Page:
Ongoing work

  1. Balancing Incentives: How Political Connections Shape Corruption in Public Procurement with N. Ravanilla
  2. How to Combat Populism? with H. Klüver, P. Schleiter, L. Stötzer, J. Giesecke, F Geißler,
  3. Political Disclosure and Electoral Selection. with H. Klüver, J. Stuckatz, K. Schnapp
  4. Who Becomes a Lobbyist? with J. Stuckatz, H. Klüver, K. Schnapp
  5. The Electoral Effects of Public Service Provision. A Meta-Analysis. with W. Sandholtz


Causal Inference and Machine Learning (HU, Fall 2021).

Applied Causal Inference with R (HU, Fall 2020, Spring 2021).

Electoral Accountability (HU, Spring 2021).

Research Design and Quantitative Methods (GU, Graduate Teaching Assistant, 2017, 2018, 2019).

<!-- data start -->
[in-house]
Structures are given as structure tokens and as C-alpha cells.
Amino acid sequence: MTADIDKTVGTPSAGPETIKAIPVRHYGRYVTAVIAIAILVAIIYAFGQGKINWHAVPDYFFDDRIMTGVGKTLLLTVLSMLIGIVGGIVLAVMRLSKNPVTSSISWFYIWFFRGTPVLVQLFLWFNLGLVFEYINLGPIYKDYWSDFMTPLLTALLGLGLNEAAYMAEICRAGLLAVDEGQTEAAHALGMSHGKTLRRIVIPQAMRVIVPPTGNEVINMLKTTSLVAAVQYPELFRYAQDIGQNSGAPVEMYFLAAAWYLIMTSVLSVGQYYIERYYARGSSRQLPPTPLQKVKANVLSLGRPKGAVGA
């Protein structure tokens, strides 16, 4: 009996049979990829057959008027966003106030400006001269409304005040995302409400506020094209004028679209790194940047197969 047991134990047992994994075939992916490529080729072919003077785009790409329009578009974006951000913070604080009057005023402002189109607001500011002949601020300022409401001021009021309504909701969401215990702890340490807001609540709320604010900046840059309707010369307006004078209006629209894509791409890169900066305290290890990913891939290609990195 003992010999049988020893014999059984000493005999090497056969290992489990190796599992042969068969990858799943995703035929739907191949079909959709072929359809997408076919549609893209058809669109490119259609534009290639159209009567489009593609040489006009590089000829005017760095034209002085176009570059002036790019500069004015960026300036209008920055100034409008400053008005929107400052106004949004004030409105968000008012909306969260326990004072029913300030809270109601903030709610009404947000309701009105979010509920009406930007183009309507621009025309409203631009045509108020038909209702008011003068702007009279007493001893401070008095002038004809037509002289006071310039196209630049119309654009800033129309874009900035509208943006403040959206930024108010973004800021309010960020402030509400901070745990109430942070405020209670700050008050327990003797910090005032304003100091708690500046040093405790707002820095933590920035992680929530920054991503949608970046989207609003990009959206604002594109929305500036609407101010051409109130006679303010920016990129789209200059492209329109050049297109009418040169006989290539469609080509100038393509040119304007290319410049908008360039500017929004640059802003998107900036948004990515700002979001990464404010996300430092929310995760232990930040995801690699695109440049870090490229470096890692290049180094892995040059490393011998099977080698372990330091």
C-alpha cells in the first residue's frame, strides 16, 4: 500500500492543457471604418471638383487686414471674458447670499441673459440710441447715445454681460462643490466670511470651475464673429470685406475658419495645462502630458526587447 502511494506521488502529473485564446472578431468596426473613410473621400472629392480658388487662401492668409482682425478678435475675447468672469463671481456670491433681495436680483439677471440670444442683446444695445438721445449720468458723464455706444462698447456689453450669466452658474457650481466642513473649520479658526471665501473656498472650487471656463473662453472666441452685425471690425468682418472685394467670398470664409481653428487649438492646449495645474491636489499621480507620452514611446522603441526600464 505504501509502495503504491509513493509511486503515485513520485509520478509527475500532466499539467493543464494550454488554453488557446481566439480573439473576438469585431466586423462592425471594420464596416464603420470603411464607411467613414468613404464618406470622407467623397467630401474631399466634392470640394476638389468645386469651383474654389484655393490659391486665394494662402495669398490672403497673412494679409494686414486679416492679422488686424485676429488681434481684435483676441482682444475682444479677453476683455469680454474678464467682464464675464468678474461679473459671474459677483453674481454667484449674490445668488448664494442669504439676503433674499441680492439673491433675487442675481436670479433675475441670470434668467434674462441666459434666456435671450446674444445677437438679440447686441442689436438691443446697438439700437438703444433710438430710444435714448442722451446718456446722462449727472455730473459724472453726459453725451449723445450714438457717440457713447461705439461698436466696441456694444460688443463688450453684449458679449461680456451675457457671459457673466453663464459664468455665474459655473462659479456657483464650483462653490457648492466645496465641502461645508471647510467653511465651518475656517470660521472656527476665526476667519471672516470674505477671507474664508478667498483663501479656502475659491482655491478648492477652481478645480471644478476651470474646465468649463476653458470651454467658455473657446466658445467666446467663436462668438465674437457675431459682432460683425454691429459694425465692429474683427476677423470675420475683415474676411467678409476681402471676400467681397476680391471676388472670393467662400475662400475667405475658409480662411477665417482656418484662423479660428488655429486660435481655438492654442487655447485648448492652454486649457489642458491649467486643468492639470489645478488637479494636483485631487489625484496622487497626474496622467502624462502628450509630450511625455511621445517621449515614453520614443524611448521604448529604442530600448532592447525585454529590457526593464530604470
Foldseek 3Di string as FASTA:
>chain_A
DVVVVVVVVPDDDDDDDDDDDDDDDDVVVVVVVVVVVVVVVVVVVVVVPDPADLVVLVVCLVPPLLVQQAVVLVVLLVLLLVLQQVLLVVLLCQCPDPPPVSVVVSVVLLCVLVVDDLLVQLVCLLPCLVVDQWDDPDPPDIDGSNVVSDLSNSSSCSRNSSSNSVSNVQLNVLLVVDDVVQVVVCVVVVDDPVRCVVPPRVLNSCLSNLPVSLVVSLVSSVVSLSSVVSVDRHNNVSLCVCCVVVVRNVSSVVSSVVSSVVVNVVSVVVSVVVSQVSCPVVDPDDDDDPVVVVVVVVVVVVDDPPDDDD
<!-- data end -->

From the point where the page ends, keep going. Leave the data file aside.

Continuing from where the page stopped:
The Local Governance Performance Index (LGPI) Malawi Truncated Dataset. (with Ellen Lust, Adam Harris, Kristen Kao, Pierre F. Landry, Boniface Dulani, Atusaye Zgambo, Asiyati Chiweza, Happy Kayuni, Ragnhild L. Muriaas, Lise Rakner, Vibeke Wang, Lindsay Benstead, and Sebastian Nickel) Program on Governance and Local Development 2017.

The QoG Expert Survey Dataset II. (with Carl Dahlström, Jan Teorell, Stefan Dahlberg, Annika Lindberg, and Marina Nistotskaya) The Quality of Government Institute 2015.